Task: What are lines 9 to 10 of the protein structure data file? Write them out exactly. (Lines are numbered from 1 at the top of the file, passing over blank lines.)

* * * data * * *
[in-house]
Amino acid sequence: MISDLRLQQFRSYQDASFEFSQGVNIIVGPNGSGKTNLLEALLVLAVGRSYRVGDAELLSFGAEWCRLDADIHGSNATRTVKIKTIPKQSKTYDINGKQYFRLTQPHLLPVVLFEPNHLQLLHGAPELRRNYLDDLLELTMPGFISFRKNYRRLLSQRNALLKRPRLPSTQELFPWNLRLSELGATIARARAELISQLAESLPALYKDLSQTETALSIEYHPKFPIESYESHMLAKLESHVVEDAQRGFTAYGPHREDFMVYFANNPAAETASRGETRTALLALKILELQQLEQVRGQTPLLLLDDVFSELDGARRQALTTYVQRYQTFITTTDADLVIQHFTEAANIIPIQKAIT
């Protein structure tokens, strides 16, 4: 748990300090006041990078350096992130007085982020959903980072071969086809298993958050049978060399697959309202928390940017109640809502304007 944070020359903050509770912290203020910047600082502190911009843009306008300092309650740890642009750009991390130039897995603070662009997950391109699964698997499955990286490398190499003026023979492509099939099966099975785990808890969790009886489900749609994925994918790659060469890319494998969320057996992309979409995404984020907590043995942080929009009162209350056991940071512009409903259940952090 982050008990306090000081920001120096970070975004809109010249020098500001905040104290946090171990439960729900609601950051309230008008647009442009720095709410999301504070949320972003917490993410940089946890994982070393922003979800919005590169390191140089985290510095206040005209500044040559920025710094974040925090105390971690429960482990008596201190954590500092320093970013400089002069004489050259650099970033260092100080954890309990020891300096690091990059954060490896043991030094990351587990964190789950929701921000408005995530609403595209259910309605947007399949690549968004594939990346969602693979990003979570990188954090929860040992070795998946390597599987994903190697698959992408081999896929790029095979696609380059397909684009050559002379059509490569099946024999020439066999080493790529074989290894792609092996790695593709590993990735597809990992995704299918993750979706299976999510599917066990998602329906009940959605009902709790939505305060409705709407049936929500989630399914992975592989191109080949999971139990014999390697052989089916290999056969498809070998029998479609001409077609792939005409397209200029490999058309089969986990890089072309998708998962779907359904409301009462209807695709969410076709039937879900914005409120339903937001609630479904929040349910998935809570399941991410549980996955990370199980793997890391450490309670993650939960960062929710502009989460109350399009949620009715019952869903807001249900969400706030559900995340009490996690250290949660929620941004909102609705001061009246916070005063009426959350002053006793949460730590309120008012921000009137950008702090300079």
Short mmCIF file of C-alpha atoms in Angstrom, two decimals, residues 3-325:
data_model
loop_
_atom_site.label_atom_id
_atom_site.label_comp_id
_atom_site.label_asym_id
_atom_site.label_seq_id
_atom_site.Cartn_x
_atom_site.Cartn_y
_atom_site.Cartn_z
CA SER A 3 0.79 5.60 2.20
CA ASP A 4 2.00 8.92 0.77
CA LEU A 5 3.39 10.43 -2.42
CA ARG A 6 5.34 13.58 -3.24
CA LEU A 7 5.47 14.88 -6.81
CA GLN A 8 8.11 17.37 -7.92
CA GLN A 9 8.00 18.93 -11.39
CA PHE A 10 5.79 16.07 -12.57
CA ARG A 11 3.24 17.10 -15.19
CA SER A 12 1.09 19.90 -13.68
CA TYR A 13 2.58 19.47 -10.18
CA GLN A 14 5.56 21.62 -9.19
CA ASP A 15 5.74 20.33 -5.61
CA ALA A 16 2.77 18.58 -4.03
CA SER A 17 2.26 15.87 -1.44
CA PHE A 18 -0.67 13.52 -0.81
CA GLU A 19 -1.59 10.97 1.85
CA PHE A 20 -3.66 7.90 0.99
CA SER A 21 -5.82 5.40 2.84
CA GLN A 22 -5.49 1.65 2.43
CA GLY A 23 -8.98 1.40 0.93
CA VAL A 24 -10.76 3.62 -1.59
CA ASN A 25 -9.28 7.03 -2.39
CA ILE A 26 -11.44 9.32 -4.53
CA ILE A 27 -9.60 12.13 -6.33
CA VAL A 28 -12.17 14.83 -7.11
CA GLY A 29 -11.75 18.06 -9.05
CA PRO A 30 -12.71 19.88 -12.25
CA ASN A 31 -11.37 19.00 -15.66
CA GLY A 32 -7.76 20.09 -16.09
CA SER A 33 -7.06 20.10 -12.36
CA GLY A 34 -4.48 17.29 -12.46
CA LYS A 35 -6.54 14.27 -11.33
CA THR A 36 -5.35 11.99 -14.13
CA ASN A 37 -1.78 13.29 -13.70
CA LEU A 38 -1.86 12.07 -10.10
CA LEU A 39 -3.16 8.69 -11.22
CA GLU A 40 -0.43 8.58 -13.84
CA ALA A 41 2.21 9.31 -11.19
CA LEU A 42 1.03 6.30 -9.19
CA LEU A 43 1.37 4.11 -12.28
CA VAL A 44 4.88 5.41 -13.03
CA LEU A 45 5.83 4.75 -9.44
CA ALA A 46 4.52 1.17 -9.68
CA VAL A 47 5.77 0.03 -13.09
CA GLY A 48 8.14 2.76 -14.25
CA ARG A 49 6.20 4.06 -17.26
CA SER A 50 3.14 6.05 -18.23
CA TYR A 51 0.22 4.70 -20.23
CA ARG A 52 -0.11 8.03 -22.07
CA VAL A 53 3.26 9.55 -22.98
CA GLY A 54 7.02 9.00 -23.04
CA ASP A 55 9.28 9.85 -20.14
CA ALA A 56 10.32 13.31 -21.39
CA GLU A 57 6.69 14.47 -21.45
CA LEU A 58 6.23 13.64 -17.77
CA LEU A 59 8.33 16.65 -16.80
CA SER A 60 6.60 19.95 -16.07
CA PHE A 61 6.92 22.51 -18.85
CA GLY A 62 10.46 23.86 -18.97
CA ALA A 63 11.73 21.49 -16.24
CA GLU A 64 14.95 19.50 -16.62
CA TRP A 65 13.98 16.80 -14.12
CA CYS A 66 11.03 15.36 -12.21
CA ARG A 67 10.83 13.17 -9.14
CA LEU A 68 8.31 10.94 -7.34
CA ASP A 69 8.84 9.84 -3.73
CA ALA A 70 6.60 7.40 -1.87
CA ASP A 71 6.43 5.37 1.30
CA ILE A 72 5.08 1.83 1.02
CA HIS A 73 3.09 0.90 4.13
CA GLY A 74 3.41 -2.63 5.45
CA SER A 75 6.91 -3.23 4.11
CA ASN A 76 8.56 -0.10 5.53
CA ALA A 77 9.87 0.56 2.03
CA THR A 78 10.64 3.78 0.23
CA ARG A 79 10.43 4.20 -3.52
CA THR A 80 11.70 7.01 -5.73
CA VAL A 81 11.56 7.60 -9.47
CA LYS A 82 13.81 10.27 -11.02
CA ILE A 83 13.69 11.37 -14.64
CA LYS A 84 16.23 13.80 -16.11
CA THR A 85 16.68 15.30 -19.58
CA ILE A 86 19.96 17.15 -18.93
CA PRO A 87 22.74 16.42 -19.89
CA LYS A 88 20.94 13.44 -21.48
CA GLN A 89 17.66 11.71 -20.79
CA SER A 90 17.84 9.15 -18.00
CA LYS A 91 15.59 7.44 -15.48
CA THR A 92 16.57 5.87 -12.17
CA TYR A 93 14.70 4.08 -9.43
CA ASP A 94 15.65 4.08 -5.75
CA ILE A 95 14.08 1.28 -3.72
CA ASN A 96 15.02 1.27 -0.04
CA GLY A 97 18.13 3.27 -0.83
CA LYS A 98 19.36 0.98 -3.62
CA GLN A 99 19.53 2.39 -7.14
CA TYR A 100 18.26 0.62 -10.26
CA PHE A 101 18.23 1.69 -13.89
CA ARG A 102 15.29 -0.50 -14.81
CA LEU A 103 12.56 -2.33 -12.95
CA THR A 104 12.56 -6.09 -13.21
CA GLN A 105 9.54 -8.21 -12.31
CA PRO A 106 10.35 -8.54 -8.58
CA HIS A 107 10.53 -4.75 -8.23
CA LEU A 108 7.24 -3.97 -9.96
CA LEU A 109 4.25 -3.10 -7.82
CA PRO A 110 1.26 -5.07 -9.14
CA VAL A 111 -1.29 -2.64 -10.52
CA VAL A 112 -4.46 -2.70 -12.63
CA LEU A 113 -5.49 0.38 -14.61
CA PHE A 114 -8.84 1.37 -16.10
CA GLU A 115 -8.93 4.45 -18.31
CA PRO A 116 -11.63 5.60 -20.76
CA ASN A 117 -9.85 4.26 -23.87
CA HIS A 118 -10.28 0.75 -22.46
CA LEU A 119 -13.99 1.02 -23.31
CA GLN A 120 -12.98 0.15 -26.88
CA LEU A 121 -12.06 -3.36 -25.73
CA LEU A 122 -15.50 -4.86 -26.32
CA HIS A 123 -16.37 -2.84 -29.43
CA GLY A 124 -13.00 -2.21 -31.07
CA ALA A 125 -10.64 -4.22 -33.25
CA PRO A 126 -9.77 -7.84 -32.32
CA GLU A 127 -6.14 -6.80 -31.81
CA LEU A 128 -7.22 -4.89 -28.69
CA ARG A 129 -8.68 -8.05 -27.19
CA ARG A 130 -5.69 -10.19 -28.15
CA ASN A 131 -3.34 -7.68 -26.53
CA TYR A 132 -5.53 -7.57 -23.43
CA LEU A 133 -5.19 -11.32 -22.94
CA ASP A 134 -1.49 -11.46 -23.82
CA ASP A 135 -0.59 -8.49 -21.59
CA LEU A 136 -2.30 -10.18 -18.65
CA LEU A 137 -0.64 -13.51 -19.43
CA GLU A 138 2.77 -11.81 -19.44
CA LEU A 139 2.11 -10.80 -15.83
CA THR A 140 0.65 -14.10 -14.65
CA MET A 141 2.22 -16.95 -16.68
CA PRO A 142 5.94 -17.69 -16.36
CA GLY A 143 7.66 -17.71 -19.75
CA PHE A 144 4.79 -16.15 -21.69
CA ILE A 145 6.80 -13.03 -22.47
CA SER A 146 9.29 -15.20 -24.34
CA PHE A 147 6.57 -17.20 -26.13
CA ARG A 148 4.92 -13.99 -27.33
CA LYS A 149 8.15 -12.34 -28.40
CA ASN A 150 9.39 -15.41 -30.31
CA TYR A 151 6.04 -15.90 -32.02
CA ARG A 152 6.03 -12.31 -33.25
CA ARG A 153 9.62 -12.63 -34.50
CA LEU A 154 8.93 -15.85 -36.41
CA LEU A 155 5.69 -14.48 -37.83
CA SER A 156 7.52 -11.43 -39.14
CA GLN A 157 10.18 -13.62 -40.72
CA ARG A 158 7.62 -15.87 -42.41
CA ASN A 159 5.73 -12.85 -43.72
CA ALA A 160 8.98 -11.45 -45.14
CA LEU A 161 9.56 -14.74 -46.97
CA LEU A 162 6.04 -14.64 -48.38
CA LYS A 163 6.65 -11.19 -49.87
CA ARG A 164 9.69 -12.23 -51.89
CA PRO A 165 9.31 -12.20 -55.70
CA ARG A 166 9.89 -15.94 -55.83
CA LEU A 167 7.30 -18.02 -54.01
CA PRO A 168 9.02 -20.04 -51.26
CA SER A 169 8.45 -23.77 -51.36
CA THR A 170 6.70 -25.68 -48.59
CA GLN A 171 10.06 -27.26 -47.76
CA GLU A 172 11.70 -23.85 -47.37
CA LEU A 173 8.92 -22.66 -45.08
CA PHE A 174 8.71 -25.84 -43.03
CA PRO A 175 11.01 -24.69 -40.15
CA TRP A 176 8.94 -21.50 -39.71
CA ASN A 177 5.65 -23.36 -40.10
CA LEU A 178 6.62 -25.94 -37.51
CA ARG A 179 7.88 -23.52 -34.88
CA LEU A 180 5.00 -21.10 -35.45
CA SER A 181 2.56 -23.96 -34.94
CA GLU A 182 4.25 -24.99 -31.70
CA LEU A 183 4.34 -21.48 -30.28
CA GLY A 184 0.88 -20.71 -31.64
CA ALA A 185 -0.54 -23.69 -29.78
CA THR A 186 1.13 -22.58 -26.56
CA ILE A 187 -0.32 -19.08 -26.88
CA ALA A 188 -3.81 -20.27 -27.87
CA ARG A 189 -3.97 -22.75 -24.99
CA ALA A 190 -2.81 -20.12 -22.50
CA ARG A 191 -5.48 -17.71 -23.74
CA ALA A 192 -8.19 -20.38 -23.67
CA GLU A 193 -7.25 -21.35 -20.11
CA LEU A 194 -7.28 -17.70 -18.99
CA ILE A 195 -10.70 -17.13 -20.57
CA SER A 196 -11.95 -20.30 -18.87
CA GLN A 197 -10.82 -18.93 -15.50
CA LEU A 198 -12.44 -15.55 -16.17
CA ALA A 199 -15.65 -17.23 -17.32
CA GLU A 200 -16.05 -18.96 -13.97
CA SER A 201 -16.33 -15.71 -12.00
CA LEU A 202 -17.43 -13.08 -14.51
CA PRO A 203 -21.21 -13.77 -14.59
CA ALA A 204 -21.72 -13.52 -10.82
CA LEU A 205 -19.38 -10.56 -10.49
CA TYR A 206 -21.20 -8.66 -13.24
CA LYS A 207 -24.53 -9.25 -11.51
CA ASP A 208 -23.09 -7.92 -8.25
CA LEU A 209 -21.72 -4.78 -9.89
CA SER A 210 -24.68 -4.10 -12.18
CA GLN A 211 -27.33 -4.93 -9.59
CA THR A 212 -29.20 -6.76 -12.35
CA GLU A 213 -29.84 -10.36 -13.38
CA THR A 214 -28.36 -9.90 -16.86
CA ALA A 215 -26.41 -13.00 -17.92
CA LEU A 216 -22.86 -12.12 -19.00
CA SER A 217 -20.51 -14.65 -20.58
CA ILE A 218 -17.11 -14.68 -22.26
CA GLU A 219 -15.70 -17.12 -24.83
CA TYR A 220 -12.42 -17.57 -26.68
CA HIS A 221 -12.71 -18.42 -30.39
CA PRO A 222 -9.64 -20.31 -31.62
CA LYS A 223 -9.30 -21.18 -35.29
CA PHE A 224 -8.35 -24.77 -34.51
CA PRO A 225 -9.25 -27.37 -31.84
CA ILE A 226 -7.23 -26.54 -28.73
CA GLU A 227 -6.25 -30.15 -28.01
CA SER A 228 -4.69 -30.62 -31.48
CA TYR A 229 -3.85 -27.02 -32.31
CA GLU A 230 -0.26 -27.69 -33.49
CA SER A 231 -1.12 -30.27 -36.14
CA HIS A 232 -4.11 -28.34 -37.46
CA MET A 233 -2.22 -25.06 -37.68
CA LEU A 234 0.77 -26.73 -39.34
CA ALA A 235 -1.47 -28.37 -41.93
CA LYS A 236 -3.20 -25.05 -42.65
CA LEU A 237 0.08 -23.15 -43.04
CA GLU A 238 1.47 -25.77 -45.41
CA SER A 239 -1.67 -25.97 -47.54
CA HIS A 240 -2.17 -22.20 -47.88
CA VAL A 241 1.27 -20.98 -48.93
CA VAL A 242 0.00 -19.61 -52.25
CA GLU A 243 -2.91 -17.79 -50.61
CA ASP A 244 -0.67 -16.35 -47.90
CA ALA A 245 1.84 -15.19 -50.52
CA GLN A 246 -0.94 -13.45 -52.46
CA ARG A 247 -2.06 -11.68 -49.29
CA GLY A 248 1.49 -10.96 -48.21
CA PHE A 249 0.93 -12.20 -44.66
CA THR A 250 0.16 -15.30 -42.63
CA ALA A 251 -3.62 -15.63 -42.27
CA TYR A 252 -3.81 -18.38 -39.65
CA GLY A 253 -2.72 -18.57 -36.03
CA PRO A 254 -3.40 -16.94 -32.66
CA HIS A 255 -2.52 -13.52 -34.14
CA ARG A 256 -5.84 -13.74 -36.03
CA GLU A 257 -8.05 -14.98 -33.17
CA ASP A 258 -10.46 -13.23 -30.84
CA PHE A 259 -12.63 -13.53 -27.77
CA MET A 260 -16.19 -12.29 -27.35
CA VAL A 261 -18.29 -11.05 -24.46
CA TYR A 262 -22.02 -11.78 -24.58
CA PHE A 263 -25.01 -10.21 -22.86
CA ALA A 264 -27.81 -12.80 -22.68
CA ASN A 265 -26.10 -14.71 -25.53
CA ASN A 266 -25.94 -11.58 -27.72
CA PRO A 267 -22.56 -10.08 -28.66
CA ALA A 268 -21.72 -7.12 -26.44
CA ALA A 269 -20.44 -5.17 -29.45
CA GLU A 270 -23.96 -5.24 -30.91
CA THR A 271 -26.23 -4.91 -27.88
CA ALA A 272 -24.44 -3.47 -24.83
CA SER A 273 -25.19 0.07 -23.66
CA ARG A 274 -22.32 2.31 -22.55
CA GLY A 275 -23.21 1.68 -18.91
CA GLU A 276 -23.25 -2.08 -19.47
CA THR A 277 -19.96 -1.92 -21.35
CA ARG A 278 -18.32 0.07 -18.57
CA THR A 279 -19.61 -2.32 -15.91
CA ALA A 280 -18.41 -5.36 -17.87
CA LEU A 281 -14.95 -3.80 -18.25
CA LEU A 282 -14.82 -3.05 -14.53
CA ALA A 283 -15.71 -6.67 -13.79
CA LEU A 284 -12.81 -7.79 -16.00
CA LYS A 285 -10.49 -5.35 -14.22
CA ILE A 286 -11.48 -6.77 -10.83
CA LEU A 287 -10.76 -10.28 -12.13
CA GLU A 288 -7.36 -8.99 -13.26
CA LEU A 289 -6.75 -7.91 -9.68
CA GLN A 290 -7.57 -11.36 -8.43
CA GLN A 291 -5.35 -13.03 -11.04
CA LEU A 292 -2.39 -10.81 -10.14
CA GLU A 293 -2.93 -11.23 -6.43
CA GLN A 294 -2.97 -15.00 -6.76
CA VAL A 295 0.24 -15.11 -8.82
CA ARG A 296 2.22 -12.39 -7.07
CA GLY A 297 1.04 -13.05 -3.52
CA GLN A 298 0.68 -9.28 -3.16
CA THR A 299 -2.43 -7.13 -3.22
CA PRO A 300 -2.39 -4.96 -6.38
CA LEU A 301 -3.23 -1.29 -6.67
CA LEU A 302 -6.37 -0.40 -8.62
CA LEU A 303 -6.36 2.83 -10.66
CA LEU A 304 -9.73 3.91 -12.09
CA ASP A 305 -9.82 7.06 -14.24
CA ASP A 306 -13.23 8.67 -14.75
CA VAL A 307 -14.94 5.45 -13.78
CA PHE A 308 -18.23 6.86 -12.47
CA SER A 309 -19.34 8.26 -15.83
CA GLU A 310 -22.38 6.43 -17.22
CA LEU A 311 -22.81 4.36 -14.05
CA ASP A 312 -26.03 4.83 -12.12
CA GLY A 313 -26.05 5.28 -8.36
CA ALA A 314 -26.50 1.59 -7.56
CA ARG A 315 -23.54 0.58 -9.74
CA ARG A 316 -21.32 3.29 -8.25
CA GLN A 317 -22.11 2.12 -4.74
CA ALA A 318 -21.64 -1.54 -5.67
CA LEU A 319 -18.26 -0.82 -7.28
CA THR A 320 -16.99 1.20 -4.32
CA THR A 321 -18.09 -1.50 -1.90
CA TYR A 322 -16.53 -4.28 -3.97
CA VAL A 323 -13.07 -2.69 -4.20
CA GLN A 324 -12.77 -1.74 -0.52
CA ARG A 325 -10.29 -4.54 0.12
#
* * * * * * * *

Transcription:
_atom_site.label_asym_id
_atom_site.label_seq_id